Christmas at Uhlich Orphan Home

Following the Civil War, St. Pauls Church founded an orphanage, Uhlich Children’s Home and a generation later St. Pauls House, a home for the elderly. This reading is an account of how Christmas was spent at Uhlich in 1931. It was written by an adult. Imagine instead what this story would be like if it had been written by one of the children.

We began Christmas again this year by going as a body on Christmas Eve to St. Pauls House, where our band played and the children sang the old carols of the season. Young and old, in one place, as we celebrated that holy night together and then went to our separate beds to await the dawn.
Christmas morning we went to church and listened to the stories of our dear Savior’s birth. The children were as good as gold. Perhaps they were thinking of the festivities yet to come. After church at St. Pauls, a feast of turkey and trimmings was served to all. And then the presents were opened around the Christmas tree, given with love again this year by the Schuenemann family. It was a time of great joy for all.
At 2 o’clock we broke up into groups and went to the cemeteries where our dear friends and benefactors had been laid to rest. The snow lay deep upon the graves as we plowed our way to the last resting places of those who were so generous with their gifts to our Home and children. Christmas Day remembrance services were held at Memorial Park, Graceland and Rosehill Cemeteries. The custom had begun at the dying request of one of our greatest benefactors, Edward Abel.  This year we were joined for his service at Graceland by his dear sister, Miss Minnie Abel, who looked well, even though she has not been in good health this year. It was an impressive scene as Miss Abel sang, “Somewhere the Sun is Shining.” After suitable words from Pastor Pister, the children marched around the cemetery vaults singing, “Onward Christian Soldiers” and deposited an evergreen wreath on the grave of Mr. Abel. We were all deeply touched.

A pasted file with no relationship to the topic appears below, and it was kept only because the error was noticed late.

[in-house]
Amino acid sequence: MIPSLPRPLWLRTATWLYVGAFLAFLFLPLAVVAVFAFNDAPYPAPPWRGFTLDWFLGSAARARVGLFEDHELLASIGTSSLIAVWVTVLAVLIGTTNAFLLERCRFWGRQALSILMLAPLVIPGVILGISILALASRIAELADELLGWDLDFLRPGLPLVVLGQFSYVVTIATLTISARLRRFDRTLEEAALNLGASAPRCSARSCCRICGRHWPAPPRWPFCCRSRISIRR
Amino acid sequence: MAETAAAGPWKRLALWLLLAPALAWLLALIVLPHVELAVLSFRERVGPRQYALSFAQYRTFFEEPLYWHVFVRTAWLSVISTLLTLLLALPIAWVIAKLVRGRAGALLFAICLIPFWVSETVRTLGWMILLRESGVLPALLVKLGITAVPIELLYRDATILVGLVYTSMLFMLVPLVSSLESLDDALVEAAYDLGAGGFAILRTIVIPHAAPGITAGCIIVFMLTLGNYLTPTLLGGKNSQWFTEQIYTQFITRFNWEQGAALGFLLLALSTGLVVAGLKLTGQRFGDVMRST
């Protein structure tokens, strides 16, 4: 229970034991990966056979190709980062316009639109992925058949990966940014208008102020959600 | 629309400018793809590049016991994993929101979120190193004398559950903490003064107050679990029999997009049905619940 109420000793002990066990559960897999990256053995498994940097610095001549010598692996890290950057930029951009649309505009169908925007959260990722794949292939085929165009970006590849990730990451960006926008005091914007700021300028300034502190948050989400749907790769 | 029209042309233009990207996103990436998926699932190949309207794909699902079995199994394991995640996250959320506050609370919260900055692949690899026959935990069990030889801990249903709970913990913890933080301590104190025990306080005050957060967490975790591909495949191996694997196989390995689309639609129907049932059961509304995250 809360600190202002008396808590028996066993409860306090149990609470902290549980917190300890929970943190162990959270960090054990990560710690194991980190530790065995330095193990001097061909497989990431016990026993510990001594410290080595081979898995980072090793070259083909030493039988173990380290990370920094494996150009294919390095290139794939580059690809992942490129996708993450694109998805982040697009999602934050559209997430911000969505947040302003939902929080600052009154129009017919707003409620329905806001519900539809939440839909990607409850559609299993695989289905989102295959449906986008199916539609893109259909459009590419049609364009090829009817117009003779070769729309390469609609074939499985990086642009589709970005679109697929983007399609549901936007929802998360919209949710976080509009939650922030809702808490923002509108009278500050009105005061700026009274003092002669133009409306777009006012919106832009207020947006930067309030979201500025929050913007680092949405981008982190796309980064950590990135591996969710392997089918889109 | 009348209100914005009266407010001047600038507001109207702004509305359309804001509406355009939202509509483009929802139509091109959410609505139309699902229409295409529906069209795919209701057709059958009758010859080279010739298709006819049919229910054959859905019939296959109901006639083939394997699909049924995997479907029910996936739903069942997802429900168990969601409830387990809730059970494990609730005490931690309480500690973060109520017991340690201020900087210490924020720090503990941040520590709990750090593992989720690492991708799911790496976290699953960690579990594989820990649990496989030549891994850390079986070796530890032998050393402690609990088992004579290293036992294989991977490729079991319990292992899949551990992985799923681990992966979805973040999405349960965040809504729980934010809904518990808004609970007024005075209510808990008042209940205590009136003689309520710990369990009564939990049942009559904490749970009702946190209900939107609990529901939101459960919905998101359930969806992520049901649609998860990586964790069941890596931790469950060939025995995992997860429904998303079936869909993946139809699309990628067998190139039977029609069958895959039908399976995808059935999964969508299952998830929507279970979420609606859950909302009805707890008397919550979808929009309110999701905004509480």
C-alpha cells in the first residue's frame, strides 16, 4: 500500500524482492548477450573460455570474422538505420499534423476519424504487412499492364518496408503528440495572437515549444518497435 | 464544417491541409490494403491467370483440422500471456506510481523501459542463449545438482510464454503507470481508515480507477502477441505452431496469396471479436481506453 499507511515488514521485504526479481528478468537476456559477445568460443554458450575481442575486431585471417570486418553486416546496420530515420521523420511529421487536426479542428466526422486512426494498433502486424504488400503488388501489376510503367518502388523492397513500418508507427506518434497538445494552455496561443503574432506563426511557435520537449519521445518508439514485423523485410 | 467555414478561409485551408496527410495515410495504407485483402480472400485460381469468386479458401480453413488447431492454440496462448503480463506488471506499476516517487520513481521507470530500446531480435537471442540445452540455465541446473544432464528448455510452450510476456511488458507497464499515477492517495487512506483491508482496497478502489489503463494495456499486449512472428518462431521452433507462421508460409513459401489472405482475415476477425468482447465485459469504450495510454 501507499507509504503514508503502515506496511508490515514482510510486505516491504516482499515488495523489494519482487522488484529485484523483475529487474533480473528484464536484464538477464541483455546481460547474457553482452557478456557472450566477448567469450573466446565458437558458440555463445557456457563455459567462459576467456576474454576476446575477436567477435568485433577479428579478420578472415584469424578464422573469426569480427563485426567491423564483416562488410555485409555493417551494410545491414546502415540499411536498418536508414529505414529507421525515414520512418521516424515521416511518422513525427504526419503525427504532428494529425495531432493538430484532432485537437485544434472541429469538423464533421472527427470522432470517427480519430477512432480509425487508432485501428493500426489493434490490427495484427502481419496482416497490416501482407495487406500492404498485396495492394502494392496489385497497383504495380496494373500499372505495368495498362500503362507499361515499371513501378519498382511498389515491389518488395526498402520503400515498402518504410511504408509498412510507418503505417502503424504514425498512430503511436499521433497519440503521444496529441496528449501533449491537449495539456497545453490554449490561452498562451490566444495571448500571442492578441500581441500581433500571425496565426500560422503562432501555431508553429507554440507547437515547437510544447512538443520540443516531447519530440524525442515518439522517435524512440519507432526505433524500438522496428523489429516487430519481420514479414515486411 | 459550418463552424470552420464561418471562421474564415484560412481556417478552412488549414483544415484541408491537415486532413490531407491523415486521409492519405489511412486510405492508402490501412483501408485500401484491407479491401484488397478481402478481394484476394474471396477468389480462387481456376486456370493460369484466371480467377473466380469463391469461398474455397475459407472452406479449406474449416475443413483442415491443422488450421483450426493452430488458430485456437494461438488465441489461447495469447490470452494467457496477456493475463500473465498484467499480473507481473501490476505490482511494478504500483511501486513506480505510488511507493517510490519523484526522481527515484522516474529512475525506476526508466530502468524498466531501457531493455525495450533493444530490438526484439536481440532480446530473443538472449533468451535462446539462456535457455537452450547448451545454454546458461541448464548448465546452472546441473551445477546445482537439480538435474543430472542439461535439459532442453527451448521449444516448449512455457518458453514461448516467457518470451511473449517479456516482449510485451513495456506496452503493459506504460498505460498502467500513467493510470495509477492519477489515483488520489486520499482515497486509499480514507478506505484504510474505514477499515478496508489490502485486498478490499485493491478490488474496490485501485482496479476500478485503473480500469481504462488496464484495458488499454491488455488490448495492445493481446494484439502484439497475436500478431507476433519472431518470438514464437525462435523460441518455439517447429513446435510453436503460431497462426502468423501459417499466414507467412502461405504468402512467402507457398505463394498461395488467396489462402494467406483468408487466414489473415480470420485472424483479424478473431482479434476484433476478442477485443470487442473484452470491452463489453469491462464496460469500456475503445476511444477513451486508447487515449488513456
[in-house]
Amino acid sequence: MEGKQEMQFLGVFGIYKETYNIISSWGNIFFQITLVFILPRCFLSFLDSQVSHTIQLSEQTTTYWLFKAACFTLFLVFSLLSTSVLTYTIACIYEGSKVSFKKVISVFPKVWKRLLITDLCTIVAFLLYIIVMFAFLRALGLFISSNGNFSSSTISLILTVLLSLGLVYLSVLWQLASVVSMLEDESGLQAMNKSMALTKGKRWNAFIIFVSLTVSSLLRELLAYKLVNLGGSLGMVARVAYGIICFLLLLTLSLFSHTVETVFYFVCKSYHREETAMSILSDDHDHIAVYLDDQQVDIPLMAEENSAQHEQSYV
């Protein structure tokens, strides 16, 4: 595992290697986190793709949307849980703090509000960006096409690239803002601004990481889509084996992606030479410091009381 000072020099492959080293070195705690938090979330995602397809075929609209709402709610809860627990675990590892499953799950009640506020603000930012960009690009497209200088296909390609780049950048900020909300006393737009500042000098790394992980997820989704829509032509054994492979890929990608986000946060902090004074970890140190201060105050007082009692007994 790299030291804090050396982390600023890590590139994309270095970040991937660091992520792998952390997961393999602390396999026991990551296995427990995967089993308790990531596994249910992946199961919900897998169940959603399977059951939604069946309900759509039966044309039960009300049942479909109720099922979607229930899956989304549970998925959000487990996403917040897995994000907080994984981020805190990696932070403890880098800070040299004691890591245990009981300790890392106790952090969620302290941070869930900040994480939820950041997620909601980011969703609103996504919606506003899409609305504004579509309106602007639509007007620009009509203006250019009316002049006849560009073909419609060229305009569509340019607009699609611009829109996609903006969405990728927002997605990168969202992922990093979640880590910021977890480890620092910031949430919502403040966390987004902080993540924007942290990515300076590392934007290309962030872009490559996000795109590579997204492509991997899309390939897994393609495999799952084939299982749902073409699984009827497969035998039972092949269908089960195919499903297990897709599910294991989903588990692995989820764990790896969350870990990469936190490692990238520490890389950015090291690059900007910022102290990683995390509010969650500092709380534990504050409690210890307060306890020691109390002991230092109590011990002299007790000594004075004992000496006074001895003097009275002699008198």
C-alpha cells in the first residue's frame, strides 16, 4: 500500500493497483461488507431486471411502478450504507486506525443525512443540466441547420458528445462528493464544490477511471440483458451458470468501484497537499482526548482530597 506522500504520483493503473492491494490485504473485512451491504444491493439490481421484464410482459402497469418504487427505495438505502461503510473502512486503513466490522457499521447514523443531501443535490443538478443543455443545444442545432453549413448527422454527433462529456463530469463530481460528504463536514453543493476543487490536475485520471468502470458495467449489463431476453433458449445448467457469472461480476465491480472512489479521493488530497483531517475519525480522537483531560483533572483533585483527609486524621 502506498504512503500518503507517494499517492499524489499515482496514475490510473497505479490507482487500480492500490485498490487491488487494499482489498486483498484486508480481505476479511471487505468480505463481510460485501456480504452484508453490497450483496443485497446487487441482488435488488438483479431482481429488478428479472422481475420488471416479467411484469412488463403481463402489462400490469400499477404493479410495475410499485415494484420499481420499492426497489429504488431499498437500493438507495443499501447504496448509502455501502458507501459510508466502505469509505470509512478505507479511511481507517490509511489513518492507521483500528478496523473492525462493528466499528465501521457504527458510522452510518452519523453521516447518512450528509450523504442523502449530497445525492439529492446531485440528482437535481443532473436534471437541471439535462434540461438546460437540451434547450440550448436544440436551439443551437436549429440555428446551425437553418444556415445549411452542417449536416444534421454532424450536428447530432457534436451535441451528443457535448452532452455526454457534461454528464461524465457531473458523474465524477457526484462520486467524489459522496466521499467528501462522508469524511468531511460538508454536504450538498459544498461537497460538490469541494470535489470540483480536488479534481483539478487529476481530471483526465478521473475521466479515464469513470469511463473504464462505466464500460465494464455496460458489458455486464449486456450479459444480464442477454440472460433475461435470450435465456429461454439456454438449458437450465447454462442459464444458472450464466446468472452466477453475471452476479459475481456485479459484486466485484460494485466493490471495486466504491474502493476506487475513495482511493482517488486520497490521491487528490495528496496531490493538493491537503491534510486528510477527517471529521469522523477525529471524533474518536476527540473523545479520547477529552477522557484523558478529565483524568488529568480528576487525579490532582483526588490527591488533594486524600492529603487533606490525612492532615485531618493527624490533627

Following our pilgrimages to these sacred plots, we had a rendezvous back at our Home and the children were all smiles and brightness, being happy that they had been able to render a service on that day when everyone loves to gather around the family hearth. Before it was time for the day to end, we sang our Uhlich favorites: “Stille Nacht” and “O Tannenbaum.” And the children went off to bed anticipating the day after Christmas when they would be entertaining the ladies of the Uhlich Aid Society with their production of the operetta, “The Magic Nutcracker.”

That was what Christmas was like in 1931. Uhlich Children’s Home still exists, but now it’s called UCAN. UCAN is celebrating its 150th birthday, and has come a long way since 1931; and St. Pauls continues our relationship with UCAN to this day, not with marches around Rosehill cemetery vaults but with the Polar Peace March coming in January.